Thrill of a Romance (1945), and Esther Williams

7 Jun

thrill1 estherI have fond memories (though it’s possible they’re semi-fever-based) of being home sick from middle school and watching Thrill of a Romance (which is on TCM late Thursday, June 13, part of a last minute 24 hour Esther-a-thon tribute that begins at 8:00 p.m.).

It was on AMC in the days when its name made sense and there were no commercials, only Bob Dorian (this was pre-Clooney). It’s not the best Esther Williams vehicle – in the sense that there’s precious little water in it, and no Neptune’s Daughter/Million Dollar Mermaid inherent swim-necessity – but you don’t choose the puppy by looking at it’s charts; you just make eye contact with the right one at the right time.

Thrill of a Romance, I’ll remind you (because they’re easy to jumble, except maybe Fiesta), is the one where war hero Van Johnson falls in love with Williams, who has just married this businessman who leaves yet hasn’t even managed to consummate said marriage – one of the least plausible elements in the history of her films, and that’s saying something. “I just married Esther Fah-reaking (it’s a family name) Williams, but actually I’m very busy.”

Also, the surreal elements of Lauritz Melchior, the singing bellboy,Tommy Dorsey, Helene Stanley (later a Disney princess live-action model in the 50s), et alia all meeting up for some reason at a resort (not by the sea – Esther is stuck in a tiny pool) sell it for me in the great tradition of studio system throw-it-at-the-wall vehicles. All that’s missing is Jose Iturbi. These are cultural documents, people!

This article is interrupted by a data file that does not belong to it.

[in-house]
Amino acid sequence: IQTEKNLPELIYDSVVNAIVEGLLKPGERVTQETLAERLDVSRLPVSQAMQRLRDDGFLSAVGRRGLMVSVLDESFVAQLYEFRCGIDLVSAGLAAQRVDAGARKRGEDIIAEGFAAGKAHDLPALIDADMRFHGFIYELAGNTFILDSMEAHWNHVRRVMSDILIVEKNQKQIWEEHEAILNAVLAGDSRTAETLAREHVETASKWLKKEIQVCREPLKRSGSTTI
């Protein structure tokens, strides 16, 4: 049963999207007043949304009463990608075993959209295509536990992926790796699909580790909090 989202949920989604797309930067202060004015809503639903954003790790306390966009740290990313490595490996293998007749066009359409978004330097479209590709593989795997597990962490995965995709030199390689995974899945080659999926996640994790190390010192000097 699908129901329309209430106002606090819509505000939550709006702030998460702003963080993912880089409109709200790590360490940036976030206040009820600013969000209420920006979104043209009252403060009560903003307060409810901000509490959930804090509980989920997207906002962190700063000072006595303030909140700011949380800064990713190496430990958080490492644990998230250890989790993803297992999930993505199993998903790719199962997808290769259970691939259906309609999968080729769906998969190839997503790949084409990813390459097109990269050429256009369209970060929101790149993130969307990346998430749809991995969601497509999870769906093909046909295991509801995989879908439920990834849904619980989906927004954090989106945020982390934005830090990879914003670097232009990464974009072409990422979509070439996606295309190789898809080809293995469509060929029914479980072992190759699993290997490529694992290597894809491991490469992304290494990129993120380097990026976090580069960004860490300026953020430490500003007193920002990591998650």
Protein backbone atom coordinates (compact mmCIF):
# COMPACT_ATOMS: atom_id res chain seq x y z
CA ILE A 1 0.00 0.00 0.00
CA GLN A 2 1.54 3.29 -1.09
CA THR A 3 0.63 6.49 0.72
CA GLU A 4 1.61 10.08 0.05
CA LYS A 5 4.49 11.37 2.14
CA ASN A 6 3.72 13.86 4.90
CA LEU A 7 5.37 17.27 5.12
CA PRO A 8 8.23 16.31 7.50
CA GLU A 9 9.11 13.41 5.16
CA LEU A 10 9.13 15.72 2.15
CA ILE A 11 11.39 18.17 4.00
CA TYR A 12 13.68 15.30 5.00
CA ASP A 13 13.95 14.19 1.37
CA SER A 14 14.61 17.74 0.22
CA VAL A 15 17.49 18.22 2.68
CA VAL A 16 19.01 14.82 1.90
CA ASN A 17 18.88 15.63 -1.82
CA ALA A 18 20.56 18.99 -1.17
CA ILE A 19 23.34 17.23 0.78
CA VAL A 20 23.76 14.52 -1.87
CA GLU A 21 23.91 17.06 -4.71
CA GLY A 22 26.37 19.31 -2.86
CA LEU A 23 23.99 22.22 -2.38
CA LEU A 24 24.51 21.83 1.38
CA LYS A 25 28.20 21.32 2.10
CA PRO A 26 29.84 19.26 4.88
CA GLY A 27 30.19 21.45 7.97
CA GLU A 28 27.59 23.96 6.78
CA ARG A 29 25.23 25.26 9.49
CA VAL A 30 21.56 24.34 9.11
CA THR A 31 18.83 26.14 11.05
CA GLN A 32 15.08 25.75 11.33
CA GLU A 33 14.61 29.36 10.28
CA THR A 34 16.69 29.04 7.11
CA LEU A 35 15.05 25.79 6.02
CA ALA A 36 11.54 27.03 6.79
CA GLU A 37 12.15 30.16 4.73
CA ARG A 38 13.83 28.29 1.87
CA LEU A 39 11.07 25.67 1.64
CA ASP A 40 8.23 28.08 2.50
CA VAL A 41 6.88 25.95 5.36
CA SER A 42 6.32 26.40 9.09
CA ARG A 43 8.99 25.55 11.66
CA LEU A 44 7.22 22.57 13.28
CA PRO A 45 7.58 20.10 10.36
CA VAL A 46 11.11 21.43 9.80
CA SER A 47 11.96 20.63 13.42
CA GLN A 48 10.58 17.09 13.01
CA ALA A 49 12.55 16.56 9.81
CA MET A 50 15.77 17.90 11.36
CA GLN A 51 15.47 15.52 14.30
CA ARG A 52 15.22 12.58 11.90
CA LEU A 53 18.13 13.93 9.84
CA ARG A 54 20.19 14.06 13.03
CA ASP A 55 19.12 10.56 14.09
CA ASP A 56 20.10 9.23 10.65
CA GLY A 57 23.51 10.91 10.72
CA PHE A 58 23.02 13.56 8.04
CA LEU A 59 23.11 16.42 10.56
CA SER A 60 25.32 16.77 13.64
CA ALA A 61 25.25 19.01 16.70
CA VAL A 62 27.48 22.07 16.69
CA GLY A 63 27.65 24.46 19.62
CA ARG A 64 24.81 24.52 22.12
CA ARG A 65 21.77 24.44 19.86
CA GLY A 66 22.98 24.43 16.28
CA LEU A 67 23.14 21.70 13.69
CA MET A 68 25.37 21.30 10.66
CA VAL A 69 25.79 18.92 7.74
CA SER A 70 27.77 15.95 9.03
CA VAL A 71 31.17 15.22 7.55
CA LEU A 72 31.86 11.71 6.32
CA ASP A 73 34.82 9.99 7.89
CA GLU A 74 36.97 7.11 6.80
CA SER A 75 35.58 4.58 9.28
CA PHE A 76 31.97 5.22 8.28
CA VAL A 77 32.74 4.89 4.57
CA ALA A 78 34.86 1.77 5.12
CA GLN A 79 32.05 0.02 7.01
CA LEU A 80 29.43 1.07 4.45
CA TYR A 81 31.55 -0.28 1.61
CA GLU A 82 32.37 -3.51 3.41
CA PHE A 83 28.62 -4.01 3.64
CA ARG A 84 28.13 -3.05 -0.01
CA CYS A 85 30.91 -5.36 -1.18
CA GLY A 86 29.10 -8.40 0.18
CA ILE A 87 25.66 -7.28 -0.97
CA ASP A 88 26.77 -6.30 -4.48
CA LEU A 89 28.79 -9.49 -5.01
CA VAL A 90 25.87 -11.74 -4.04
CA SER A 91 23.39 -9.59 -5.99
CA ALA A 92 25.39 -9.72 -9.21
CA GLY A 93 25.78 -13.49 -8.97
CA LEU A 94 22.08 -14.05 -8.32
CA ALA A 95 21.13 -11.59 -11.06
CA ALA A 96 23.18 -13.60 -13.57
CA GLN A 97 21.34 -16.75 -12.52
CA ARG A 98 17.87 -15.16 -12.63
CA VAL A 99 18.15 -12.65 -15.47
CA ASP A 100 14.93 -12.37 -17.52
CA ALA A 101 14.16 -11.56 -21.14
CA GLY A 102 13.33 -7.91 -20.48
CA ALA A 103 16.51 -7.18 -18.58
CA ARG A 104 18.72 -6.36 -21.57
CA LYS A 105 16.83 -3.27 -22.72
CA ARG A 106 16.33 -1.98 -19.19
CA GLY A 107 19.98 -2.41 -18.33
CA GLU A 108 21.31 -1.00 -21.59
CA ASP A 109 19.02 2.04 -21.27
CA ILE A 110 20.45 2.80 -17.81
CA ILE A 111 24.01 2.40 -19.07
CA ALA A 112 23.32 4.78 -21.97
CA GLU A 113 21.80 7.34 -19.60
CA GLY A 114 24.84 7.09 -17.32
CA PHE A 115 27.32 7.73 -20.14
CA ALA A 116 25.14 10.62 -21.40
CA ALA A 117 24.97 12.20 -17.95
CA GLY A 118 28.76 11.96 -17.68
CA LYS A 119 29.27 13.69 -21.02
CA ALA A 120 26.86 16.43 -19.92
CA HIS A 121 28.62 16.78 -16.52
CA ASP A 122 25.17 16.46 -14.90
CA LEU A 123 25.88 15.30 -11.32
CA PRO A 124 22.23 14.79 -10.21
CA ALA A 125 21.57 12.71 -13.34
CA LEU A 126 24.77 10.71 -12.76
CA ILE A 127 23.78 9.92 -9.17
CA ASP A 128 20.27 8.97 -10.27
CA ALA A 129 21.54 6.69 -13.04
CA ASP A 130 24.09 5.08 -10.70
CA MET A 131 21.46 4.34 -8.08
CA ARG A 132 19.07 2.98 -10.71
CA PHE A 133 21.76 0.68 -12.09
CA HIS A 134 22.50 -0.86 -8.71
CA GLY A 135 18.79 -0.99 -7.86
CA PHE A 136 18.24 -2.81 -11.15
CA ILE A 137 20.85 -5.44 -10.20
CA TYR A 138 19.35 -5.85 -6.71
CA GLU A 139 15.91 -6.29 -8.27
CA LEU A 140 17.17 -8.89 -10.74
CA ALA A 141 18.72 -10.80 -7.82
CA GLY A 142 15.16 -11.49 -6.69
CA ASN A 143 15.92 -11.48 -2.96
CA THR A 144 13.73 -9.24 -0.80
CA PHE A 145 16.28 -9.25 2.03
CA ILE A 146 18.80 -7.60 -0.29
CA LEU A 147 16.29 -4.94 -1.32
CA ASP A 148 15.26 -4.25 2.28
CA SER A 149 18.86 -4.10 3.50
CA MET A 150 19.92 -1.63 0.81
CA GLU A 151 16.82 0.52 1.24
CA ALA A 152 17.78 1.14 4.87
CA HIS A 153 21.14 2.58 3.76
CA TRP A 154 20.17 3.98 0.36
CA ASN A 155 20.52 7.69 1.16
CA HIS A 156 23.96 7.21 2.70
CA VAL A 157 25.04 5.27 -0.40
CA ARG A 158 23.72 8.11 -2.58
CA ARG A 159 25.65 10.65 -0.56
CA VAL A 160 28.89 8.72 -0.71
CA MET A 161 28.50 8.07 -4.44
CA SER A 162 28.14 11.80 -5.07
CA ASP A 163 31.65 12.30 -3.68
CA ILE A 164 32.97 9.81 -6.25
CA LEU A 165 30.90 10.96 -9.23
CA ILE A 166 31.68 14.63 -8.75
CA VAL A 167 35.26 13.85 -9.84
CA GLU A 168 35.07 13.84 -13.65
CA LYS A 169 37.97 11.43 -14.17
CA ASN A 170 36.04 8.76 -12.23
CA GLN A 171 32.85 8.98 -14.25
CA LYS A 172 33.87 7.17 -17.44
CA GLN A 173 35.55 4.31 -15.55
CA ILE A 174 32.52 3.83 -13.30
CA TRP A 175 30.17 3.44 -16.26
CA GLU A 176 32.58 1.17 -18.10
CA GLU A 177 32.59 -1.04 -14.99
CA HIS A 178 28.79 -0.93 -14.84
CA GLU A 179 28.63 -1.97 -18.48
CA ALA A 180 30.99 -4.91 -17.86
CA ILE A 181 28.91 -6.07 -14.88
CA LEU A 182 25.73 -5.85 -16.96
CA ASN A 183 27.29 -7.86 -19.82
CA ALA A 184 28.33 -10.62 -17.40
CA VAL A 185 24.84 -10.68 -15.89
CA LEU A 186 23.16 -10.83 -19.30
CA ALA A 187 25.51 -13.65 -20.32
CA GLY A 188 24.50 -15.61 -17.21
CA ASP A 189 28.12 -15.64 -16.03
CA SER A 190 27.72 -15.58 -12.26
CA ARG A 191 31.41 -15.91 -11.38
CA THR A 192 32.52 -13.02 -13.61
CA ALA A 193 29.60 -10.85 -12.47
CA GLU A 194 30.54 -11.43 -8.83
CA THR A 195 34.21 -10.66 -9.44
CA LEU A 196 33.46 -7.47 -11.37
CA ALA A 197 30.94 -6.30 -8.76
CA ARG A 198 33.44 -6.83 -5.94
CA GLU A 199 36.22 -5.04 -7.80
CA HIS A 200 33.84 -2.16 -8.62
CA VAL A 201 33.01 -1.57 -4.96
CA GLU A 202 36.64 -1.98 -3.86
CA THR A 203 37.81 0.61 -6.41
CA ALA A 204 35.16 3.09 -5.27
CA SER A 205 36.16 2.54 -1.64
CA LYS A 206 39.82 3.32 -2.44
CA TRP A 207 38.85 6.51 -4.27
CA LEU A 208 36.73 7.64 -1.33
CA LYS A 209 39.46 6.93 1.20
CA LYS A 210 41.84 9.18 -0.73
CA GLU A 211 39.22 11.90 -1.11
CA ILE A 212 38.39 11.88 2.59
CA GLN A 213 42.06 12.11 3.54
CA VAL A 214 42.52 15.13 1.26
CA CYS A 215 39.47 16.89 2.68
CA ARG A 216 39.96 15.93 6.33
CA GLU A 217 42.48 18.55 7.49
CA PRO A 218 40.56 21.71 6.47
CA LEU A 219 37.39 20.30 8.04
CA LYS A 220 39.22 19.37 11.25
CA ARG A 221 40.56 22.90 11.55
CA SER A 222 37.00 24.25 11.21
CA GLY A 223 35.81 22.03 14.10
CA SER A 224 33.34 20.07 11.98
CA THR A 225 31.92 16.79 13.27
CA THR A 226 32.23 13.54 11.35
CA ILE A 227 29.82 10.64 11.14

1944_bathing-beauty_esther-williams-and-carlos-ramc3adrez_1_f30s-3Late last night, after our work was done, The Wife and I put in the Bathing Beauty DVD and talked about something. Within the first couple of minutes, Carlos Ramirez is singing “Magic is the Moonlight” as all up in her face as he can get considering she’s clearly a head taller, and while she was no grand actress, as she was the first to admit (I add here without shame that hers is one of few movie star memoirs I’ve read; Million Dollar Mermaid is fun, honest and incredibly trashy. We Highly Recommend), her silent responses as he sings are very different than the typical being-sung-at starlet’s: she looks not blandly model-smiley but really legitimately annoyed. “I’m trying to get to the diving board, dude, and I don’t want to get this complicated cape I’m wearing wet – If you could just –come on! I don’t even speak Spanish! What are you even singing?” Then, as she finally ascends the ladder to the board, he starts going for his money notes and she gives in at least enough to be appreciative – “Alright, that’s impressive, and kind of sweet. Thank you. Really, I have to dive now, but thank you.”

It’s a little moment in a little film, but it’s illustrative of her whole career – she was never Ethel Barrymore, but she was never dishonest. Which is a lot. Swim on, Esther.

thrill2 esther

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